The Salt Lake Tribune sent copies of the citations to the Air Force Historical Research Agency at Maxwell Air Force Base in Alabama. An Air Force archivist responded by saying the citations do not correspond with any document in their possession.
"The copies of the special and general orders you provided are incorrect or do not exist," the archivist wrote in an email received Wednesday.
In two cases, the order numbers correspond to honors given to other veterans and in one case the order number did not exist.
For Schantag and Sterner, the story is tragic not only because Brown received honors that it appears he did not earn, but also because Chaffetz, a member of Congress, presented them to him.
Stolen valor • They have seen hundreds of stolen valor cases, and in a number of them members of Congress are duped into erroneously participating in ceremonies, floor speeches or even legislation.
In 2008, the Las Vegas Review-Journal outed Irving Joseph Schwartz, a World War II veteran who embellished his military record and fabricated a Purple Heart, but it came after Reps. Jon Porter and Shelley Berkley had pushed legislation naming a post office after him.
That same year, former Sen. Arlen Specter said Terry Richard Calandra should receive a Medal of Honor, the military's top honor, and a state lawmaker introduced a resolution honoring him for the award, but the Army Times said an investigation later uncovered major discrepancies in his service record.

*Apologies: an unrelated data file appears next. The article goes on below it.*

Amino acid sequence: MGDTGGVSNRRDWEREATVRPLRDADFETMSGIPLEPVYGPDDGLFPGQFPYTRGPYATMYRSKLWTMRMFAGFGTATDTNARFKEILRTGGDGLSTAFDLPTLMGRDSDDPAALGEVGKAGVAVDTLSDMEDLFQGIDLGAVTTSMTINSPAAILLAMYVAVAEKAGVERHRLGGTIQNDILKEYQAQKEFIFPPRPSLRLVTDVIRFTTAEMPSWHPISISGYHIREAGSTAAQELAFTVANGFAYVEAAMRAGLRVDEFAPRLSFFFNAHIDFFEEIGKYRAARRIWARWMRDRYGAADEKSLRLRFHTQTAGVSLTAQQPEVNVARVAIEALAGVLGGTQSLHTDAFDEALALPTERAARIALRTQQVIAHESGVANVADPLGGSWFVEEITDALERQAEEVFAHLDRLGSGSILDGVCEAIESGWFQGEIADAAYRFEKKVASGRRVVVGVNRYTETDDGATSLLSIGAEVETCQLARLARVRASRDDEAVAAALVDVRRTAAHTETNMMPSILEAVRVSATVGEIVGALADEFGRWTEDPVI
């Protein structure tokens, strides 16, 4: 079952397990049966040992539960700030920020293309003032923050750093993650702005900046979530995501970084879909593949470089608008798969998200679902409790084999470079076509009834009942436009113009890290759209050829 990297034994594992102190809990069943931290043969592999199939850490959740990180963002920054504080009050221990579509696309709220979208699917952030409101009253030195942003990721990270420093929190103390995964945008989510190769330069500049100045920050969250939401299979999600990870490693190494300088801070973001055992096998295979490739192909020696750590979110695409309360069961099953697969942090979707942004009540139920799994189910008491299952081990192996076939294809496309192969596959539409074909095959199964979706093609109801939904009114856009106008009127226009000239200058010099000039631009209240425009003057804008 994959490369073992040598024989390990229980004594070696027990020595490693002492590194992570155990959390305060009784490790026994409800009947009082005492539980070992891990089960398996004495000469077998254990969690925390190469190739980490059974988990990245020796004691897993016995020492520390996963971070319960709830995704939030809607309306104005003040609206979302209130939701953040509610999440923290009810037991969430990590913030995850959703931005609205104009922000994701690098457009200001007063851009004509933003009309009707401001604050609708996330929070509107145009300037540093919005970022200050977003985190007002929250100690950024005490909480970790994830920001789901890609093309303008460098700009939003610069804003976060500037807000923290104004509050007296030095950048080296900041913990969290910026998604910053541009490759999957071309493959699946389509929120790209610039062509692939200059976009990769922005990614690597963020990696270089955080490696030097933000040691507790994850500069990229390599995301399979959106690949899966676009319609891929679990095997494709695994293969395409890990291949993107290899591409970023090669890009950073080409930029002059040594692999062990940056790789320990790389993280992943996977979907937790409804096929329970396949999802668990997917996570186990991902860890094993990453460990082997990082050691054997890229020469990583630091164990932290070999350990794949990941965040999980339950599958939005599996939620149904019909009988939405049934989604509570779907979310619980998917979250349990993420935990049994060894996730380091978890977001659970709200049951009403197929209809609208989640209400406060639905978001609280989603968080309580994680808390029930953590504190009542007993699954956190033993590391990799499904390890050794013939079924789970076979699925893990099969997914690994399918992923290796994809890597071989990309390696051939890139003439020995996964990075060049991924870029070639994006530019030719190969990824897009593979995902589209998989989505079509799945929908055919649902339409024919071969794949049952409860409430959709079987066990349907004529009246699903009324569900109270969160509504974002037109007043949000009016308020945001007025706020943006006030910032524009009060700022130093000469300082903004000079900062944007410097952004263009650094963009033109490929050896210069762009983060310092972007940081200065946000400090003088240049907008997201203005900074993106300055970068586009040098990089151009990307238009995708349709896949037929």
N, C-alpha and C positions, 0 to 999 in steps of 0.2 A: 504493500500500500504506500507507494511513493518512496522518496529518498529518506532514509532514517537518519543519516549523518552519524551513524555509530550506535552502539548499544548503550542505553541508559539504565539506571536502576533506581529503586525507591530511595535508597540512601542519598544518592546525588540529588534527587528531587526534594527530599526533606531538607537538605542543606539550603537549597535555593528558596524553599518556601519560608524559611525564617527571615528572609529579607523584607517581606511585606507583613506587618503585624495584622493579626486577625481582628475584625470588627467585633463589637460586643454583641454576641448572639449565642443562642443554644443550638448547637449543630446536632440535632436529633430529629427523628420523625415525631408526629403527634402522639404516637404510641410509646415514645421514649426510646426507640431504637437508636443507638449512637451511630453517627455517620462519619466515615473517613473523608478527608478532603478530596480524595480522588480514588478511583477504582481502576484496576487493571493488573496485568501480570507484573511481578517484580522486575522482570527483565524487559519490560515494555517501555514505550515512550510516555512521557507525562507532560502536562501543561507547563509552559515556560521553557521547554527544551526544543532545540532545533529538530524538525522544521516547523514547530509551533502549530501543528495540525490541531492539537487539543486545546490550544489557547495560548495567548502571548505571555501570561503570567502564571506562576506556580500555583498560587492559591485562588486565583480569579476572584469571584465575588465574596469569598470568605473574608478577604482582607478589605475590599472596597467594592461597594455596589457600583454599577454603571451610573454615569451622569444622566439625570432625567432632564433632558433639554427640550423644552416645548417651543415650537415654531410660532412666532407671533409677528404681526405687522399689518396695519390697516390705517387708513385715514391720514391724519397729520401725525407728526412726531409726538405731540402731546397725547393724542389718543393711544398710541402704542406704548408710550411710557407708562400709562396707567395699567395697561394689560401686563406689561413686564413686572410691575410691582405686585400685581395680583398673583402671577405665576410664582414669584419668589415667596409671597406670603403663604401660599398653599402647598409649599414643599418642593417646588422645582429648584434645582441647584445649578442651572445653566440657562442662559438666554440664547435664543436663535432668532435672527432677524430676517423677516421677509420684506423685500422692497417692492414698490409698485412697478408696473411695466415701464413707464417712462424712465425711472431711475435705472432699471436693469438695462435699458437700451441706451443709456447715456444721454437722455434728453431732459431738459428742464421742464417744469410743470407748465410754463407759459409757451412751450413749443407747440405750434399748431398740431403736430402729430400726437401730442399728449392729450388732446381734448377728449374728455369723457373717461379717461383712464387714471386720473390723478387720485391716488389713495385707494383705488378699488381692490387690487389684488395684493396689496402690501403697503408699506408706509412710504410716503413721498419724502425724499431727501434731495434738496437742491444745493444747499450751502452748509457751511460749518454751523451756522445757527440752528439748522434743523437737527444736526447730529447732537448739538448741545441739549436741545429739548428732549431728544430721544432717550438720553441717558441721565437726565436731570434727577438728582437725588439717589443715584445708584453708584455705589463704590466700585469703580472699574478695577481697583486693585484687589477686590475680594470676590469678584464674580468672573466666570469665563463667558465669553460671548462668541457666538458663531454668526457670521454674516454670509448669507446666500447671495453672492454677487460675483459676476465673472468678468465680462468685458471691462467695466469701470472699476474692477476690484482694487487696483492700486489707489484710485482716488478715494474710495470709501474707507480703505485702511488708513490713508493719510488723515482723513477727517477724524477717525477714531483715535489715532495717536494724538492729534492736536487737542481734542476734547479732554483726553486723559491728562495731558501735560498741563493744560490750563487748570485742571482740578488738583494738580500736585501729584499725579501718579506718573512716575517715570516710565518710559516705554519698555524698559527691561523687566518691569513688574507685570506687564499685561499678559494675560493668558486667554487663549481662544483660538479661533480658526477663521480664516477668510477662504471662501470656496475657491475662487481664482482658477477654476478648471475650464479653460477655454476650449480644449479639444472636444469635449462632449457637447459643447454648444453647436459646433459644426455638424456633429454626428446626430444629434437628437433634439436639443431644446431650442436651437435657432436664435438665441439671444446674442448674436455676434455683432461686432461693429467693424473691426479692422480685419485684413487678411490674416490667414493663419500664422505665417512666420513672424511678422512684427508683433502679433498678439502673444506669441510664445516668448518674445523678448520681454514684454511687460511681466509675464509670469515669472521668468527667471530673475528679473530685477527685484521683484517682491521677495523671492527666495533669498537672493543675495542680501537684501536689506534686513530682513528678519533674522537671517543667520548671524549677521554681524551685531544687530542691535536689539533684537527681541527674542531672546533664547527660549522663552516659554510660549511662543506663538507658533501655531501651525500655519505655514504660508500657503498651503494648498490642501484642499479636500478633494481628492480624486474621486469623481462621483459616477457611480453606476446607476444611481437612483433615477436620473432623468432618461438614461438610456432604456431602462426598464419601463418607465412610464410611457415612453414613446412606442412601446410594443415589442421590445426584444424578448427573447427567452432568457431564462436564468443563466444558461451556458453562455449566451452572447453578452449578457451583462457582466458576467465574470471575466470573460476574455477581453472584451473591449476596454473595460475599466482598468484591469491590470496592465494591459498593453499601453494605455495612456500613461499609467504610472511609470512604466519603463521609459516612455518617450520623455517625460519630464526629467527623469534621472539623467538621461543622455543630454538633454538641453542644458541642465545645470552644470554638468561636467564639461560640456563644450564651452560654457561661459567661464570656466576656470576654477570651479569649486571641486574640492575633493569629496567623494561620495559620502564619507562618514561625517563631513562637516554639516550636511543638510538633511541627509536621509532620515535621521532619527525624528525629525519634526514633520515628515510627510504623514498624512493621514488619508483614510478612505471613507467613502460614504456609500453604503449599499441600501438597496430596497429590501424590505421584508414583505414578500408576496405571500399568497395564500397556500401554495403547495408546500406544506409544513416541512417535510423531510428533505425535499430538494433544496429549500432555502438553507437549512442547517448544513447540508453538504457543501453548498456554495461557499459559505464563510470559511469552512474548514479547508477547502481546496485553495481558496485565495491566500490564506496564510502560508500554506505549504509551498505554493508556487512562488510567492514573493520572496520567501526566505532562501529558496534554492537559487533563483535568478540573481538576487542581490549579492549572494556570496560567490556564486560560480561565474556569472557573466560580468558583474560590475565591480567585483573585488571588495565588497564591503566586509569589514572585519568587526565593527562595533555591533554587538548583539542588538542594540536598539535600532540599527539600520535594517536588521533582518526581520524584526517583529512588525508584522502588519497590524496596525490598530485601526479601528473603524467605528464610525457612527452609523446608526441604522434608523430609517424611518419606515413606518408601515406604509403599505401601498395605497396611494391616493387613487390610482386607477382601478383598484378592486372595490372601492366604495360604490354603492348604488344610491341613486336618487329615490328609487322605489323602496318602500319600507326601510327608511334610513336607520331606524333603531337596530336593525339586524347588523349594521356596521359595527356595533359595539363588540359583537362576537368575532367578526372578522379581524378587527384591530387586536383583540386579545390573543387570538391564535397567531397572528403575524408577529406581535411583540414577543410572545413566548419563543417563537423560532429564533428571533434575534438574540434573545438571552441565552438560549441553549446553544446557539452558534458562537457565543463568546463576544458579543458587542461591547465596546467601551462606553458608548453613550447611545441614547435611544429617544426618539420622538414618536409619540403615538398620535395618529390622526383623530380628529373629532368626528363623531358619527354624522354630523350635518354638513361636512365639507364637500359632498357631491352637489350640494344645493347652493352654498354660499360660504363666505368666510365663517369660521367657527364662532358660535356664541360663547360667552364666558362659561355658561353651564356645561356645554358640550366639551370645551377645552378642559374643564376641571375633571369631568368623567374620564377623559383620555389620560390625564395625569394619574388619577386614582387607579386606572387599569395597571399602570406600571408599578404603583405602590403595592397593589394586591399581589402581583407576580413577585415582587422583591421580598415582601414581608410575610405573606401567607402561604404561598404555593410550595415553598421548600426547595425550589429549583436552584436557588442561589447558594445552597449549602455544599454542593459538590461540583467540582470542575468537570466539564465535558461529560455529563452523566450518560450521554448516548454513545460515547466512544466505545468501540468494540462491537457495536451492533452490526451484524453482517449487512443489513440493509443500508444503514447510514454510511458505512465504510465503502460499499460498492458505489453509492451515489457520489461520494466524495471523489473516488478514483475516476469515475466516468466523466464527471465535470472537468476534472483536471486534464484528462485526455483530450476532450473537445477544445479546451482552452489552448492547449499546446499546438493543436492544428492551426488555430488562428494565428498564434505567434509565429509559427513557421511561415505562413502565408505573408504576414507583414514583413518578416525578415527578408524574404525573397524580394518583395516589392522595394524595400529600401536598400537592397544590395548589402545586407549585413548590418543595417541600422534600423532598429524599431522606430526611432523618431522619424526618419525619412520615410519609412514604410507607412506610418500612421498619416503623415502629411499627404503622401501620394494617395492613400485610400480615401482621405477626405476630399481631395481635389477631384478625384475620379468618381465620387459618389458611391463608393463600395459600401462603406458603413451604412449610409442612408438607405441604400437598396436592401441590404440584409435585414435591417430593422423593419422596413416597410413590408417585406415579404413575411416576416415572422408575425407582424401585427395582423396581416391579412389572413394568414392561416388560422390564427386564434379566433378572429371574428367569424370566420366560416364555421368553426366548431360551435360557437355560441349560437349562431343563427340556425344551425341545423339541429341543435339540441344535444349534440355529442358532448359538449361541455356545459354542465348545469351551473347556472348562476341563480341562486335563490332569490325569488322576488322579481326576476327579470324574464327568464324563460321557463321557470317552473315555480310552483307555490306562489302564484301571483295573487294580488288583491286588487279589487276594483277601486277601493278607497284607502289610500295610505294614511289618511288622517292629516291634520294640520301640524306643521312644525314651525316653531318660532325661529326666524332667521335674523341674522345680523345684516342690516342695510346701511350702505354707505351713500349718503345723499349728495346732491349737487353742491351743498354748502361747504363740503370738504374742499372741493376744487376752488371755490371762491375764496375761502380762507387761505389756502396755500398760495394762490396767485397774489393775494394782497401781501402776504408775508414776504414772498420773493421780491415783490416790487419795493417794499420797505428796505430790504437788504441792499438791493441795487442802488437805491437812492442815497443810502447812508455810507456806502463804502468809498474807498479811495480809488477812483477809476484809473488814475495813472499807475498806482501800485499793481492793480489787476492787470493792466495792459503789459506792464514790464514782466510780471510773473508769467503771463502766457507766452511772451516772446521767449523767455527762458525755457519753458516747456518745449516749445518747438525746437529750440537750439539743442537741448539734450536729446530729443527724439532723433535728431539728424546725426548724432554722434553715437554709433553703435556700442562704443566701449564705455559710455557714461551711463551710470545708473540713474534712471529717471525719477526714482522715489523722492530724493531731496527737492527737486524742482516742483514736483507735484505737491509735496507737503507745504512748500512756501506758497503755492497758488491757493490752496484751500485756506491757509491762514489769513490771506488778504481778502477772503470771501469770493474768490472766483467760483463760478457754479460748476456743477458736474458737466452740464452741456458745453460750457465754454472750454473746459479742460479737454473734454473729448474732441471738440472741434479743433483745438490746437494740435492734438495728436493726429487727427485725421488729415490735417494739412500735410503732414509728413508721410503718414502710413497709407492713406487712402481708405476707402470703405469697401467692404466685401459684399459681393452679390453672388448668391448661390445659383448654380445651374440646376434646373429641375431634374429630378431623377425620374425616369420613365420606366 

Chaffetz said he wants to look into the process, either through congressional hearings or maybe legislation, to prod the Pentagon to create a database of military records so people can sort out the real ones from the fabrications. Past such attempts in Congress have fallen flat.
"I do think this is symptomatic of a larger problem," Chaffetz said. "People have been burned on this before and hopefully it didn't happen here. But I take the responsibility for following up on this very seriously."
If the congressman was duped, he fell for a story Brown has told for at least a decade. He self-published a book in 2009 titled A Combat Photo Diary of a Young Man, in which Brown said he learned in 2001 that he was supposed to have received the honors from the Air Force. The book included dramatized accounts of the actions described in the citations as well, and photos from his military service.
It also included this quote on its title page, attributed to Brown: "Now, about 60 years later, like most old men, I find that I remember everything perfectly, whether it really happened or not."